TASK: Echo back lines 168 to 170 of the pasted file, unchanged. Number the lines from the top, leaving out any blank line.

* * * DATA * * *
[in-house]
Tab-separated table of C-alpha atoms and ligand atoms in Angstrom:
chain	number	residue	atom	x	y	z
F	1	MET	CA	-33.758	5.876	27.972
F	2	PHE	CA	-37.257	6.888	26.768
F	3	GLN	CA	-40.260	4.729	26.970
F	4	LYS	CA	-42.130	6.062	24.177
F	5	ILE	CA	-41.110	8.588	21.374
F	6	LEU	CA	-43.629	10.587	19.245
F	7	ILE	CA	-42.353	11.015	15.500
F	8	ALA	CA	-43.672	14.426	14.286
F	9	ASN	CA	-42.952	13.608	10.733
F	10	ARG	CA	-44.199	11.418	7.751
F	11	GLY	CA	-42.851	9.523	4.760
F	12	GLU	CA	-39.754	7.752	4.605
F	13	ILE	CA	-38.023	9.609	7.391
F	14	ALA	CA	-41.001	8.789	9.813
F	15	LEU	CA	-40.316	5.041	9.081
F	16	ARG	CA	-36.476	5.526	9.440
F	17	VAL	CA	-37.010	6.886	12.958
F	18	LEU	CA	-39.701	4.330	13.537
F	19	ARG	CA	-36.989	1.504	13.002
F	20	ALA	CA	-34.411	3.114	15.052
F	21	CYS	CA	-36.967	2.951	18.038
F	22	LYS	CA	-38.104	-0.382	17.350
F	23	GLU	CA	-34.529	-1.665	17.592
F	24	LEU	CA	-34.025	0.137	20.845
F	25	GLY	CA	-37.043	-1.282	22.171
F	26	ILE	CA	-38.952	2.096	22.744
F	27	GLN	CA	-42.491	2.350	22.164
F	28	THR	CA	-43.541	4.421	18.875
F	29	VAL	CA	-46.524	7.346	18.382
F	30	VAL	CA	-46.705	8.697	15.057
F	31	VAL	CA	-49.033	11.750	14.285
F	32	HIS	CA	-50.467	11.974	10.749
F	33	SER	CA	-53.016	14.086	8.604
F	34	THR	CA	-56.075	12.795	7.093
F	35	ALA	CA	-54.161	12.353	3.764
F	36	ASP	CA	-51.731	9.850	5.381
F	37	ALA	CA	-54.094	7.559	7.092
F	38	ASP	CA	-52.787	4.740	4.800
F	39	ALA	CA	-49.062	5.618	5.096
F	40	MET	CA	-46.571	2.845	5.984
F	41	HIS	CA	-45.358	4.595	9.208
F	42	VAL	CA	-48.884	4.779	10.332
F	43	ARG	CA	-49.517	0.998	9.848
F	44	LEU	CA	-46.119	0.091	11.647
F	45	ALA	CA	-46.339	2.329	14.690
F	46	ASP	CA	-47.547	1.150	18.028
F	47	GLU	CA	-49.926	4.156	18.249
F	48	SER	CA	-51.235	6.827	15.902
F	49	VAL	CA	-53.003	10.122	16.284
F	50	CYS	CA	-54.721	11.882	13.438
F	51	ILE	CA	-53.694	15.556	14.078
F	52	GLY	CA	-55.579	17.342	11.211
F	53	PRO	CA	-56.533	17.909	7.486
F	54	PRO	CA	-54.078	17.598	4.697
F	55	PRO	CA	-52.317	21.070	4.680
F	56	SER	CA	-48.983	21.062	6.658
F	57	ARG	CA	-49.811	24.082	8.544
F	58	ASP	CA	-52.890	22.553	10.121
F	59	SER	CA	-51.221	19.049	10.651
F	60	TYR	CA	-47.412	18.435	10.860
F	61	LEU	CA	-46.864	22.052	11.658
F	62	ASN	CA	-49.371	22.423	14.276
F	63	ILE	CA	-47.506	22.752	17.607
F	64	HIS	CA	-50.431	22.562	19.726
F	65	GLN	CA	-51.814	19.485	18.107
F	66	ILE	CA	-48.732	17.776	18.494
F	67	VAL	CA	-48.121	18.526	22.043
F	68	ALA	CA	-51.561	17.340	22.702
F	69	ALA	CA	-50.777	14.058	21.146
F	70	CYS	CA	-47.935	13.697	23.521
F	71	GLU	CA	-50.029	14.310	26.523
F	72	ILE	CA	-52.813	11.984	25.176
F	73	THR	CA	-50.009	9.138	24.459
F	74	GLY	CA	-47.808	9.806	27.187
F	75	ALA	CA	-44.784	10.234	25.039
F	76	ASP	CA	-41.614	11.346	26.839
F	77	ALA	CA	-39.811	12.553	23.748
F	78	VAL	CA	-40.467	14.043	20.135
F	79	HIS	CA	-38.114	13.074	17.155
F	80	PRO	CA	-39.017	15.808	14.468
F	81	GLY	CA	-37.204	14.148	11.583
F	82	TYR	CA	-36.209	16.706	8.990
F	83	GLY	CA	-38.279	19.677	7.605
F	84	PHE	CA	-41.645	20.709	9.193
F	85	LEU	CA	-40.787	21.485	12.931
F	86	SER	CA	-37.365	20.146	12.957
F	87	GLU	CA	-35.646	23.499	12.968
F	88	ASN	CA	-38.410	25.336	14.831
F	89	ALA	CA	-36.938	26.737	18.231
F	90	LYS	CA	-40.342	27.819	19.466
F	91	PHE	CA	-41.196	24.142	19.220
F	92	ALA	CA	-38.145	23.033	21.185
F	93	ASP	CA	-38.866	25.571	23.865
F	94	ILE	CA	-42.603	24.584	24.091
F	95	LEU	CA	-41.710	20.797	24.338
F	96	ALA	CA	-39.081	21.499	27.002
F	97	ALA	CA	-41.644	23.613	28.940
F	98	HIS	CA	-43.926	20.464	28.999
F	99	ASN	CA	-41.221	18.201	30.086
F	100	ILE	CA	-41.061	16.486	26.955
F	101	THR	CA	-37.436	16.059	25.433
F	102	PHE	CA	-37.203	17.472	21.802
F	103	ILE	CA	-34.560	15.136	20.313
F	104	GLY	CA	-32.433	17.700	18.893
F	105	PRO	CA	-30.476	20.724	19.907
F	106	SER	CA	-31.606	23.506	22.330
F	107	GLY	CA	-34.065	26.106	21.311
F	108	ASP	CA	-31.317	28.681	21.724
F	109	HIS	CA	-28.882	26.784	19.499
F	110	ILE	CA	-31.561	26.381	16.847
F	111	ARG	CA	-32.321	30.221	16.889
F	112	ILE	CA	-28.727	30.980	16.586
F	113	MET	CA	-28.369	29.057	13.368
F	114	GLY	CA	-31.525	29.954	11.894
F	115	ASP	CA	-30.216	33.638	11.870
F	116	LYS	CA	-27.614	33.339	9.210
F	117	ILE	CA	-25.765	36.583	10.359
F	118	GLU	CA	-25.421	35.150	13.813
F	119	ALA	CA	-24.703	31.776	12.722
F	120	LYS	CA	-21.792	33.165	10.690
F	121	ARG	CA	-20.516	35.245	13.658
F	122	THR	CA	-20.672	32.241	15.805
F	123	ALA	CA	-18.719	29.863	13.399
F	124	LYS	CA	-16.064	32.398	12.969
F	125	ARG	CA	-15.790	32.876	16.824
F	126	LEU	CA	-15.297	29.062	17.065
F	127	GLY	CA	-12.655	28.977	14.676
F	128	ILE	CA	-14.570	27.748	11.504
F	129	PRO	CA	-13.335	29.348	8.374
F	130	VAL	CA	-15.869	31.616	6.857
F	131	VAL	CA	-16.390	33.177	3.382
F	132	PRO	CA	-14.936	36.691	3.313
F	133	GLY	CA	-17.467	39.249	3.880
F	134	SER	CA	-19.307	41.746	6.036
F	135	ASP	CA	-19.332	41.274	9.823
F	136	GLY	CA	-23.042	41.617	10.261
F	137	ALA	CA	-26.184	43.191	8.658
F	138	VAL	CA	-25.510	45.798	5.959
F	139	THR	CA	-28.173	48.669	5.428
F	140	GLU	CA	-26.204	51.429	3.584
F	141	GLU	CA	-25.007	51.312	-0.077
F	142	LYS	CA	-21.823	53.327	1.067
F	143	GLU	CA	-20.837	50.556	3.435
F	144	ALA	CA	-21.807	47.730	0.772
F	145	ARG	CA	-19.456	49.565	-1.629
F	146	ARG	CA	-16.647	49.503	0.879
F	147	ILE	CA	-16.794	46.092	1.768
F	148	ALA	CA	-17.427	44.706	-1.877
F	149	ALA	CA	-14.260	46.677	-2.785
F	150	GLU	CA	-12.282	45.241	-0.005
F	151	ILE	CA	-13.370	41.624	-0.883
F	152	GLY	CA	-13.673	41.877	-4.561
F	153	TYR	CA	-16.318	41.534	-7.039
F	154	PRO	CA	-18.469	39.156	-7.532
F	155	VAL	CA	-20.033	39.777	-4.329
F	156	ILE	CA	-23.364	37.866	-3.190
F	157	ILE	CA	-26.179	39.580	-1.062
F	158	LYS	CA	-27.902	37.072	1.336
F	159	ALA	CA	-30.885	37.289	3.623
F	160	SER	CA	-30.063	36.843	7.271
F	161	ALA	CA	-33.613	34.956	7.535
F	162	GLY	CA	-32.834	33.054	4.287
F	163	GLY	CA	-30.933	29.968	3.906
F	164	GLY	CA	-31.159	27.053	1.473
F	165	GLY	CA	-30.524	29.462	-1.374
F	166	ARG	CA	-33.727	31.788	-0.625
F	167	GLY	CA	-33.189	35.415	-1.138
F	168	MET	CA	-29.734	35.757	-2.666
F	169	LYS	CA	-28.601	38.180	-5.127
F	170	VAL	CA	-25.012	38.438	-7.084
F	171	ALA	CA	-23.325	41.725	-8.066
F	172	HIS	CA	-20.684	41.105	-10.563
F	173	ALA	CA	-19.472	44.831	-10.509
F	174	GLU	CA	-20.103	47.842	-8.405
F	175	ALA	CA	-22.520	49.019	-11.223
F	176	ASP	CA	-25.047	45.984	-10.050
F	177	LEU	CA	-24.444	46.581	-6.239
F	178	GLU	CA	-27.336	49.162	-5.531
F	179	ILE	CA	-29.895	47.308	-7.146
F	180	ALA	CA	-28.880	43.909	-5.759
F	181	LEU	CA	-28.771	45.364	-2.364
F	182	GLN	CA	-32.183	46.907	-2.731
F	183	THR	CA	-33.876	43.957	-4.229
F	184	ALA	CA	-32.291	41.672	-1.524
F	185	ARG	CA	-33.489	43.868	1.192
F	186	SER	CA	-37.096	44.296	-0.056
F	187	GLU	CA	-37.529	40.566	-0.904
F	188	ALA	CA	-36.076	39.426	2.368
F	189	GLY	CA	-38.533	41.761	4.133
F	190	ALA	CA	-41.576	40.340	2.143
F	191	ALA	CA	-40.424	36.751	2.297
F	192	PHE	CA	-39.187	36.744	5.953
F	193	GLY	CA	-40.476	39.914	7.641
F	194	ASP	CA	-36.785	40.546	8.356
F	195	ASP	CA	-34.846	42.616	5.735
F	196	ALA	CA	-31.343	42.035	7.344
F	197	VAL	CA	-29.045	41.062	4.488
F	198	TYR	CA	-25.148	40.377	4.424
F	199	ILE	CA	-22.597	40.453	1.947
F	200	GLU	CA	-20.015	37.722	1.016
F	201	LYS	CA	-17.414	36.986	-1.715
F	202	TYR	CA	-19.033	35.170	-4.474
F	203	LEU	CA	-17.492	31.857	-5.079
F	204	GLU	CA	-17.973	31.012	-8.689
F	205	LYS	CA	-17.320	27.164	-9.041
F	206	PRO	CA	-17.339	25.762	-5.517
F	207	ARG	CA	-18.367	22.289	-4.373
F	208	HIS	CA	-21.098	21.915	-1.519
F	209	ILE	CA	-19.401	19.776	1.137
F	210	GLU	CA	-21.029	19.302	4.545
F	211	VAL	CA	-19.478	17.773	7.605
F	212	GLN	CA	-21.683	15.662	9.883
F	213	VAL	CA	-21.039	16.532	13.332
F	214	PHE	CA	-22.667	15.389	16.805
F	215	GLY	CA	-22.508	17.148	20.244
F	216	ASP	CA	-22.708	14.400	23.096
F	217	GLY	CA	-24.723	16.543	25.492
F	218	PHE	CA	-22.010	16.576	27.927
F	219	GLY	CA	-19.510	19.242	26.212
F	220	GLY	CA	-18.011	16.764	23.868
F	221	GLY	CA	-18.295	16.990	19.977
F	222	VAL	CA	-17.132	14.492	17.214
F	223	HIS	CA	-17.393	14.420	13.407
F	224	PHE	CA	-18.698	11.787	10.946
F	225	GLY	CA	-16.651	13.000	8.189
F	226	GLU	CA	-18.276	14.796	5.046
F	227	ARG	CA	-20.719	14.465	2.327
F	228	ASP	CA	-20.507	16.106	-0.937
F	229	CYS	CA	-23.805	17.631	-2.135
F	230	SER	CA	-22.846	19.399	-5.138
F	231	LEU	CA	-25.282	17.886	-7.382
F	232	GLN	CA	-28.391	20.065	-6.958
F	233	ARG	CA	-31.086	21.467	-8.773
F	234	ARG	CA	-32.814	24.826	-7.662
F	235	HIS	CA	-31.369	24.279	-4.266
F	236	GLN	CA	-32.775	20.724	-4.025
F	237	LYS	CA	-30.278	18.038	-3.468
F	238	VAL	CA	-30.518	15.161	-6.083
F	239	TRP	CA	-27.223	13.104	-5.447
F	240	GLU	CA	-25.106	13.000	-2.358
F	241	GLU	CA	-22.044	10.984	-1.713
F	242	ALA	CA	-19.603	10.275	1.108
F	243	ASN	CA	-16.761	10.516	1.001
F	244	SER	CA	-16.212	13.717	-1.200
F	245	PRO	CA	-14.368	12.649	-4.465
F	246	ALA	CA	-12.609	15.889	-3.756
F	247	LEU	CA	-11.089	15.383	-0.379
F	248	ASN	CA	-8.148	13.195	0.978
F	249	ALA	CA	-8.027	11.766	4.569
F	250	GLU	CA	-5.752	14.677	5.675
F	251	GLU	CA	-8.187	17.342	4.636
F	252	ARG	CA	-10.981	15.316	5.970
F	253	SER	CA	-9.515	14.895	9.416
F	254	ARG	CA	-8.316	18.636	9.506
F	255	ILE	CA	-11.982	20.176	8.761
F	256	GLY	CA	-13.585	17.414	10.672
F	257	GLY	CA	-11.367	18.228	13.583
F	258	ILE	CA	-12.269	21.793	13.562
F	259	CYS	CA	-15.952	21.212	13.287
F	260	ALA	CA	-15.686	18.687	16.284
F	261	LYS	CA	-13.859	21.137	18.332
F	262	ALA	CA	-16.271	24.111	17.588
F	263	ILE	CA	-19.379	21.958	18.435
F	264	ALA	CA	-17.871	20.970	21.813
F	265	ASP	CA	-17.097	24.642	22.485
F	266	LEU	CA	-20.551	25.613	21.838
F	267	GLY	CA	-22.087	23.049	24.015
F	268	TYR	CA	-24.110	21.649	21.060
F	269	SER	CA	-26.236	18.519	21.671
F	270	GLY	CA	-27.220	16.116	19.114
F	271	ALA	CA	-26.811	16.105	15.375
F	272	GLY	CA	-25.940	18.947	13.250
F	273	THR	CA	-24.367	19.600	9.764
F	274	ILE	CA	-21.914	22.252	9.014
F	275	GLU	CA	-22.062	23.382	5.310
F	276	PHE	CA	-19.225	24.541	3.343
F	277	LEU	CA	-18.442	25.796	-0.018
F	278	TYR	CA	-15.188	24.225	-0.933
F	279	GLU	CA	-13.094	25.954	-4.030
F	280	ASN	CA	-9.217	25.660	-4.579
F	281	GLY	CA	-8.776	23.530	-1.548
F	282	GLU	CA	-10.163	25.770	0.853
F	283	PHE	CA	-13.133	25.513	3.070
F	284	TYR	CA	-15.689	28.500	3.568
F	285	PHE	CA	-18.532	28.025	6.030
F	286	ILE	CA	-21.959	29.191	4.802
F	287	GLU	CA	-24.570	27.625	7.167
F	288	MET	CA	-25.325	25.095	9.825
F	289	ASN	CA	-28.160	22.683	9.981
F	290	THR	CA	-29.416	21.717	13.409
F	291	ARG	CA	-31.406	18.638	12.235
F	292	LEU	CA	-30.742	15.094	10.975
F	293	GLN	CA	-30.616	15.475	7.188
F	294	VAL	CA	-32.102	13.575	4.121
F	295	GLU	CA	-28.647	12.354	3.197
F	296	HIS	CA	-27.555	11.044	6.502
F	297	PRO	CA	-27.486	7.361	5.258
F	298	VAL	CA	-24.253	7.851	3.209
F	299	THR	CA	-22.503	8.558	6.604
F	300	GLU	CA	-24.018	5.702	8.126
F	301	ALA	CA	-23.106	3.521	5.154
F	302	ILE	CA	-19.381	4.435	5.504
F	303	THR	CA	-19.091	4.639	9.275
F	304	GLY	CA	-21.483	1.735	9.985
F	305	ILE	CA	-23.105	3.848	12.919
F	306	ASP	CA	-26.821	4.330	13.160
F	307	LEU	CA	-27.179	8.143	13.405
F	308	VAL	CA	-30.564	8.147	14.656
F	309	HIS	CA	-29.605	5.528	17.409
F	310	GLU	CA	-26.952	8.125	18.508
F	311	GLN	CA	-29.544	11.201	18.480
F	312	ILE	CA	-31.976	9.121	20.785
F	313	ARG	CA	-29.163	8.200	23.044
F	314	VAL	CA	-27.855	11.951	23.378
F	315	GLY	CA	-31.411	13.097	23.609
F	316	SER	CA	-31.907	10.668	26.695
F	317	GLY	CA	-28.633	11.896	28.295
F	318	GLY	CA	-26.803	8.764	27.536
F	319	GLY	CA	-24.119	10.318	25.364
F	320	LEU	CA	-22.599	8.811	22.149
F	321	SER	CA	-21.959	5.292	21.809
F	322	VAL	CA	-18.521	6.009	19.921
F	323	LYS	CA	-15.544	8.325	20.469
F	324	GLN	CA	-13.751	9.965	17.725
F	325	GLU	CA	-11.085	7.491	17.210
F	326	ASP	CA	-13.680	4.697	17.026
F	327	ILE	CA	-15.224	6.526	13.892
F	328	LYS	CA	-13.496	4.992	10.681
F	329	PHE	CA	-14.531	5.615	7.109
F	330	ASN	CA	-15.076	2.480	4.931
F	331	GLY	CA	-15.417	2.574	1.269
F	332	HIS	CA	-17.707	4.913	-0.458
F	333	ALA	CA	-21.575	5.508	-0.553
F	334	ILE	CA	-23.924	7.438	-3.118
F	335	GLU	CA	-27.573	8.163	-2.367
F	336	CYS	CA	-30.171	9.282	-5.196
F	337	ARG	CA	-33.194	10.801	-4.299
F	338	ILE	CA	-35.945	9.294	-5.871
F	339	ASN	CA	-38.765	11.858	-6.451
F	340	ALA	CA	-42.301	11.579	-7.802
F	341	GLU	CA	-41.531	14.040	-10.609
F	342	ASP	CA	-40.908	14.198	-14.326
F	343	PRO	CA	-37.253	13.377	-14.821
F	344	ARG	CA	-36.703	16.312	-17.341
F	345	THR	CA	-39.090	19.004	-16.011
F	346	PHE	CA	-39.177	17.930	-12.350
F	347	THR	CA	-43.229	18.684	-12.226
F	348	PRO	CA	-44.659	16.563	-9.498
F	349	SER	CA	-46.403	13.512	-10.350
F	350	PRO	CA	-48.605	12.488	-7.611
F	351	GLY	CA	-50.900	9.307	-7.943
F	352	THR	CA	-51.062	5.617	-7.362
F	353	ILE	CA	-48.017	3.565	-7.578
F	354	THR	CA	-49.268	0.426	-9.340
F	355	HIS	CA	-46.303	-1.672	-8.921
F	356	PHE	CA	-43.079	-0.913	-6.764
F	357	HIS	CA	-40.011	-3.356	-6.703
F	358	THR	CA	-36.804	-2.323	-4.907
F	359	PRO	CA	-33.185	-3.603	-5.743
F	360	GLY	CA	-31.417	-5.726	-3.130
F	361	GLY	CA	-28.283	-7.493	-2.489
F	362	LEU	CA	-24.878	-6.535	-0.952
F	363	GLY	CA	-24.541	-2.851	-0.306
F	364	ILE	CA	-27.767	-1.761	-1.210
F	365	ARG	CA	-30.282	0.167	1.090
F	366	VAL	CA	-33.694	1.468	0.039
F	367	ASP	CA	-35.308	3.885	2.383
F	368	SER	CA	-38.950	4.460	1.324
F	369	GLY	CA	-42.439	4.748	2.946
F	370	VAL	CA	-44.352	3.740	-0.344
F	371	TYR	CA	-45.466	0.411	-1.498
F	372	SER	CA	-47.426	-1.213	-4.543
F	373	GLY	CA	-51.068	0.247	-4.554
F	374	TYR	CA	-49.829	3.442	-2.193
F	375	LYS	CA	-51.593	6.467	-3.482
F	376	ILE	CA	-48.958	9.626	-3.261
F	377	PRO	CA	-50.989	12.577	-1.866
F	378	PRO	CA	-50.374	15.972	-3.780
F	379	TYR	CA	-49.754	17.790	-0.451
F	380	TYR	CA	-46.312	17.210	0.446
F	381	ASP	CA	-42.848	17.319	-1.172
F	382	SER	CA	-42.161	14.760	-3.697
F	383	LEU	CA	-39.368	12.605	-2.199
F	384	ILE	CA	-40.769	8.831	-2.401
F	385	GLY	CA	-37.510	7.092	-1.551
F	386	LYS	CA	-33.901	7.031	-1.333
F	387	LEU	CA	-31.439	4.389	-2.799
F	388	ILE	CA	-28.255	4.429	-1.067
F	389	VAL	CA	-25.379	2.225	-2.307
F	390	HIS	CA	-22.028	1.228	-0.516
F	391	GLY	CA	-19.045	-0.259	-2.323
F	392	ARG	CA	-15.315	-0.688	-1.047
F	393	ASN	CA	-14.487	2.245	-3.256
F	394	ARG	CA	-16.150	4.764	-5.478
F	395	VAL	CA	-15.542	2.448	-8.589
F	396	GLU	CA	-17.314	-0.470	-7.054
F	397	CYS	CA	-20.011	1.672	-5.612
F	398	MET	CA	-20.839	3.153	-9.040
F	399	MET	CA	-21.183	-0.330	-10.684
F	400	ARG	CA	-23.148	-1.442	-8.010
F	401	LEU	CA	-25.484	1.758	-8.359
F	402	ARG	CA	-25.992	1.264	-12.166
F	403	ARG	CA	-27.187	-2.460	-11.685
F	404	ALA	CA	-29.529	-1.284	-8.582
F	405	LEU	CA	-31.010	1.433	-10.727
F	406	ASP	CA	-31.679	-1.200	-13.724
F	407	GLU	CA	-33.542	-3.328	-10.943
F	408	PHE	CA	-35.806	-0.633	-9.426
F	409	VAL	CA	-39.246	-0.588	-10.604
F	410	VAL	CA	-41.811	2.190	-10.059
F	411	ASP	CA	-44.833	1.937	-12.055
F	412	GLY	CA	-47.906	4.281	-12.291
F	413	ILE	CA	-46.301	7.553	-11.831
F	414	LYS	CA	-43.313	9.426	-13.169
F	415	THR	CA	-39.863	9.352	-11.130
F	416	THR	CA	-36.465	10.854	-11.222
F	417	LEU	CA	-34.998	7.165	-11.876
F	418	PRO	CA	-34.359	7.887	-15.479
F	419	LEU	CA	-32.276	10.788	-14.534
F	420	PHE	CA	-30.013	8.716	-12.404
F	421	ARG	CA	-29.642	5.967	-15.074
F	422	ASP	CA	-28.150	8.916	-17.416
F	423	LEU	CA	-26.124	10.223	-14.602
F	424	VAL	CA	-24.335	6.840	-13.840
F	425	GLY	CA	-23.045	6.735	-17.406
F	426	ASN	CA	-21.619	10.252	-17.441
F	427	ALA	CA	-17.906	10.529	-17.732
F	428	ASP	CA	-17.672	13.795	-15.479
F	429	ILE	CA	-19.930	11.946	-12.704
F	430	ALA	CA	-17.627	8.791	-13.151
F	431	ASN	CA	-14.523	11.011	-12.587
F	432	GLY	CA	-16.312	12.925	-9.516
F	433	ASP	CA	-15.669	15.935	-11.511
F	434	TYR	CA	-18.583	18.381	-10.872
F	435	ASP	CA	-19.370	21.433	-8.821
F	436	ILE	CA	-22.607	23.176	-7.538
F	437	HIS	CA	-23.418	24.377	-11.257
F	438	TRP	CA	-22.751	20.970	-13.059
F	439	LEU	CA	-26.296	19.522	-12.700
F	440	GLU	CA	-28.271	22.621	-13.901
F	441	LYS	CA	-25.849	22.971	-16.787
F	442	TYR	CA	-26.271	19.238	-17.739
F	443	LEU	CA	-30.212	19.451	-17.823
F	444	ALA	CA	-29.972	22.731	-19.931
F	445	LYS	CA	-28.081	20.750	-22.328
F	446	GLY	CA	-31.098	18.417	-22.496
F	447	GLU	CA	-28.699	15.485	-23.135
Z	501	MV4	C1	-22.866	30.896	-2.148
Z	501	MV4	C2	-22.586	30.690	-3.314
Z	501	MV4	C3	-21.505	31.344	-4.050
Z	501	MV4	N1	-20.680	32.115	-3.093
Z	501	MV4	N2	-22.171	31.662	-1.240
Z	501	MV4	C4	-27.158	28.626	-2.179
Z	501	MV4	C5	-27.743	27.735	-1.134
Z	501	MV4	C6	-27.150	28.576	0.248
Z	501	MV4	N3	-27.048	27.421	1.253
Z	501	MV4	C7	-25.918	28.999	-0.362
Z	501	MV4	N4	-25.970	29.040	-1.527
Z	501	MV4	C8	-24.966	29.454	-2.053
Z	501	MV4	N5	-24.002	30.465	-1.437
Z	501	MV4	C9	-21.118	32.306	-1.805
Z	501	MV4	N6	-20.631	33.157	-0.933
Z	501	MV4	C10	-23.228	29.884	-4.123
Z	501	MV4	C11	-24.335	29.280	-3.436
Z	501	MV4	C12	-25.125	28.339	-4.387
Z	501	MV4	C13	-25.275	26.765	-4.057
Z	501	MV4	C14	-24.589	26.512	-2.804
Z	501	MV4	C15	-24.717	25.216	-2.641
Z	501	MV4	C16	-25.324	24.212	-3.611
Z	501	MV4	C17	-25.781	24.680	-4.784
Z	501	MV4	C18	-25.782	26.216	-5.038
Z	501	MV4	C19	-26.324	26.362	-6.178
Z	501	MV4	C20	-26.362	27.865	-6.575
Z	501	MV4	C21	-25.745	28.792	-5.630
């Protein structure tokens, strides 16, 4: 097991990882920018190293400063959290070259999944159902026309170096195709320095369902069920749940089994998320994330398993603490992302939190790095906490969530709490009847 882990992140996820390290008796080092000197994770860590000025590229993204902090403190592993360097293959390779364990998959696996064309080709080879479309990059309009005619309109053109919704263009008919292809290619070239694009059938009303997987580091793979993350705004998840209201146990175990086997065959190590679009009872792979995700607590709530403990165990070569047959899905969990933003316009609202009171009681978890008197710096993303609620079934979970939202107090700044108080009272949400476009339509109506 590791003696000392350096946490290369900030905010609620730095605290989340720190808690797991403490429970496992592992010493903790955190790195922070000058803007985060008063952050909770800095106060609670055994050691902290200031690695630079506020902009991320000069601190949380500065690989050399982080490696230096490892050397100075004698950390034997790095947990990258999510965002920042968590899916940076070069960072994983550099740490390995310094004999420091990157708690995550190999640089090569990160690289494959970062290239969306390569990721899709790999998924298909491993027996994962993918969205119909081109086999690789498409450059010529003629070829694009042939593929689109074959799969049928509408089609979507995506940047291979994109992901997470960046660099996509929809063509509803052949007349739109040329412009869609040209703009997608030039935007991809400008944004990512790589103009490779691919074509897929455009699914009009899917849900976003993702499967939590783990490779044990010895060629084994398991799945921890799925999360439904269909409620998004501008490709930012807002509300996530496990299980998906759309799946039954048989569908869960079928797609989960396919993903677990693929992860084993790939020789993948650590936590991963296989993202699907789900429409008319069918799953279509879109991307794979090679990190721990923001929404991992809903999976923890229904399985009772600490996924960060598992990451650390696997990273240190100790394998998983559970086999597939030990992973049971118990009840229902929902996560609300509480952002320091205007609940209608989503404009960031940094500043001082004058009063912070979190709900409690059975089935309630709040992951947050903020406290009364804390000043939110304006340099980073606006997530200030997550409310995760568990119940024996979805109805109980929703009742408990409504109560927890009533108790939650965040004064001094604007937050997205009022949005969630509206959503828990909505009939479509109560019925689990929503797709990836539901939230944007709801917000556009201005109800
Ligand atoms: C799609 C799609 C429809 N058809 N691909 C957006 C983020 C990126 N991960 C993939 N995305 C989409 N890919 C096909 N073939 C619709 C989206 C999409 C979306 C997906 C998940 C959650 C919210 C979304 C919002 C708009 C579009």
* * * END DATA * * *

F	165	GLY	CA	-30.524	29.462	-1.374
F	166	ARG	CA	-33.727	31.788	-0.625
F	167	GLY	CA	-33.189	35.415	-1.138